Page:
To ensure good and stable contact, beyond monitoring close proximity to tissue, more criteria are required than a single reflected intensity ratio rising above the threshold to determine ON-contact. These criteria include 5 consecutive readings above the threshold with < 3% variability between all readings. Figure 5 illustrates the effectiveness of the criteria. In this figure, each of the data points represent the reflected intensity ratio recorded as the probe was placed in contact with tissue in 3 isolated sequences, labeled A–E. Points connected by the dotted line are continuous with a sampling rate of 170ms, and gaps represent larger time lapses. The solid, blue line is the ON-contact threshold (0.08) and the dashed, green line is the OFF-contact threshold (0.06). Sequence A represents the probe slowly advancing toward the mucosa, and once in contact with tissue, pressure was continually applied to the probe. Sequence B indicates the probe sliding along the tissue surface. The probe was not held steady and the reflected intensity values are highly variable. In these two sequences, the reflected intensity rises above the threshold, but there is no consistency in the readings. The last sequence (C–E) models the ideal performance where the reflected intensity rises sharply above the threshold (indicating contact with tissue) and maintains a constant value (indicating steadiness of the probe). The 5 points circled in red designate data that meets all criteria for good, stable contact and triggered a tissue measurement. The gap in time sampling immediately following the red circles (approximately 600ms) is due to the software exiting contact detection mode, entering acquisition mode and reentering contact detection mode. After data acquisition, the probe is retracted and the reflected intensity drops dramatically below the OFF-contact threshold. We determined 5 consecutive measurements above the threshold provided balance between ensuring contact with tissue and minimizing length of contact time between probe and tissue.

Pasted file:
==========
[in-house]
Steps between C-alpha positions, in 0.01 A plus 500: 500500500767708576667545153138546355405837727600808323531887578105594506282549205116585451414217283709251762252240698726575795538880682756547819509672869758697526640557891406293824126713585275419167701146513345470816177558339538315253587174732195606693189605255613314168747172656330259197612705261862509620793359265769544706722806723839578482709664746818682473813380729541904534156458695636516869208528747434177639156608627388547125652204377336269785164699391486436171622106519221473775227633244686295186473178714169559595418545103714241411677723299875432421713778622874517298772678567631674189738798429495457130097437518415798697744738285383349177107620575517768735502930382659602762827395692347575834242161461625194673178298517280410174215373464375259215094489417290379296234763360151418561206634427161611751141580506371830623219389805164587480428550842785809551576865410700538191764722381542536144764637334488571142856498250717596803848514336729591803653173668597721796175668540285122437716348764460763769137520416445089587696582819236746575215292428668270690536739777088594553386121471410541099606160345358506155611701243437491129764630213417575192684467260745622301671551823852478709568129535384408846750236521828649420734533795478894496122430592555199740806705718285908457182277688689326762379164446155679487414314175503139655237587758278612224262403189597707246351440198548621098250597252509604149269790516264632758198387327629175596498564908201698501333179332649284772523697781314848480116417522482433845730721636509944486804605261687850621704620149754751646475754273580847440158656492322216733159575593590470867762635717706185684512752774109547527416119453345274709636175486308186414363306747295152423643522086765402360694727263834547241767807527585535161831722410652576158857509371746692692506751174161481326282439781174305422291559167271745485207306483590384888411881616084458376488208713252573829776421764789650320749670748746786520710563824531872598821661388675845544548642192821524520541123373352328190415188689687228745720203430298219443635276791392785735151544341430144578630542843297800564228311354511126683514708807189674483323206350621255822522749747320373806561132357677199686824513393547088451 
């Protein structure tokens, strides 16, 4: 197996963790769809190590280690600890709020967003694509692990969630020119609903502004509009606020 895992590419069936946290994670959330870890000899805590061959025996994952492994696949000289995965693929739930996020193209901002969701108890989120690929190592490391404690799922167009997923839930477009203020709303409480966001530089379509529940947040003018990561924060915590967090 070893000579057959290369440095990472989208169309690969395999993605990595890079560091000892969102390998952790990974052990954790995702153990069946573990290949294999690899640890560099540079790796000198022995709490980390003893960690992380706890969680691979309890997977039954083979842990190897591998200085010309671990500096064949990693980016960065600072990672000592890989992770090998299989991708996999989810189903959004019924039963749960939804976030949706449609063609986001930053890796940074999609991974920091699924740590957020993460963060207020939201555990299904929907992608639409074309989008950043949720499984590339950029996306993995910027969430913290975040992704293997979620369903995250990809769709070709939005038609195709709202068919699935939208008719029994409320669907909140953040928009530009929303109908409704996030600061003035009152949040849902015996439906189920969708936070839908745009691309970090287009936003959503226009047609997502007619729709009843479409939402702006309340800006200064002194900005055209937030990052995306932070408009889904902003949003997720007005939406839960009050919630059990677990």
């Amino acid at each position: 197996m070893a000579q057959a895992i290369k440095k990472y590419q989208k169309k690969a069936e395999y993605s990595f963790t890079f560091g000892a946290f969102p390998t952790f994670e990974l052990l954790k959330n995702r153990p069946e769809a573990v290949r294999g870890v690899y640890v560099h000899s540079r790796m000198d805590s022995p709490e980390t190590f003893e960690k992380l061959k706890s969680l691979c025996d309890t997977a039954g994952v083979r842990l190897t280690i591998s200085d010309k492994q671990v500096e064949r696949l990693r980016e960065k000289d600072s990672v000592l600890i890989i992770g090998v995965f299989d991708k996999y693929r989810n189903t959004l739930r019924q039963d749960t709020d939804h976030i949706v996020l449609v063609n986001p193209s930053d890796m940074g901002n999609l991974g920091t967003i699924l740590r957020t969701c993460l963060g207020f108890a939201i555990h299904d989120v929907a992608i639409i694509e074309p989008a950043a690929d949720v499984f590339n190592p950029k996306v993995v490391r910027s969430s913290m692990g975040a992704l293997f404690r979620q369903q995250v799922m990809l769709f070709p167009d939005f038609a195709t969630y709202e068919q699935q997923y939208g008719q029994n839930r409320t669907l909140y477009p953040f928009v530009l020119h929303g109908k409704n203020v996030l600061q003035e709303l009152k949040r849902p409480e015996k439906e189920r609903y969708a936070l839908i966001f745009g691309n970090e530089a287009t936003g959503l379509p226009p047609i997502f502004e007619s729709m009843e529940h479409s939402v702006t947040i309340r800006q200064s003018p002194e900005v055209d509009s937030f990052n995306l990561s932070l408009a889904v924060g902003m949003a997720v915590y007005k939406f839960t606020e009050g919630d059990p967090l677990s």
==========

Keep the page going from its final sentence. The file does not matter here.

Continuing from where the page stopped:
In order to minimize the time it takes to acquire the contact reading, only one collection channel of the probe is acquired. This limits the amount of data to be transferred, as does the number of pixels selected for analysis. We selected only the 10 pixels centered around the optimal wavelength at 525nm (average ∼ 3nm) for evaluation. To further facilitate a rapid detection measurement, the integration time (the amount of time that the spectrometer acquires light for a given measurement) should be as short as possible. A longer integration time provides a higher signal-to-noise ratio, resulting in a larger difference between close proximity with the tissue (< 2mm from tissue surface) and larger distances from the tissue (> 4mm from tissue surface). However, a shorter integration time is desirable to more accurately monitor the probe’s change in proximity to tissue. The integration time selected depends on a number of factors, such as the optical fiber parameters, illumination source intensity, tissue type, and the sensitivity of the spectrometers. For our system, an integration time of 20ms provides this balance between adequate signal intensity and speed.
As noted earlier in Fig. 2, the length of contact time between the probe and tissue can impact measurements. The current manual, human-initiated triggering is estimated to result in contact times up to 5 seconds or longer. Our aims were consistent timing and automation. Data acquisition is now automatically initiated within 1 second of tissue contact. We determined the time between the start of one contact detection reading and another is approximately 170ms, and the required 5 consecutive readings take 850ms to complete. The software processing can take up to 160ms after contact has been confirmed to switch modes for tissue acquisition, but this is negligible compared to previous timing. This timing can be further reduced with different hardware components (such as different spectrometers, communication interfaces, or a control computer) if necessary for a particular application. A significant advantage of implementing this software method is controlled, consistent timing between probe-tissue contact and data acquisition. As processing speeds are increased in our measurement hardware, these data acquisition delays will be decreased.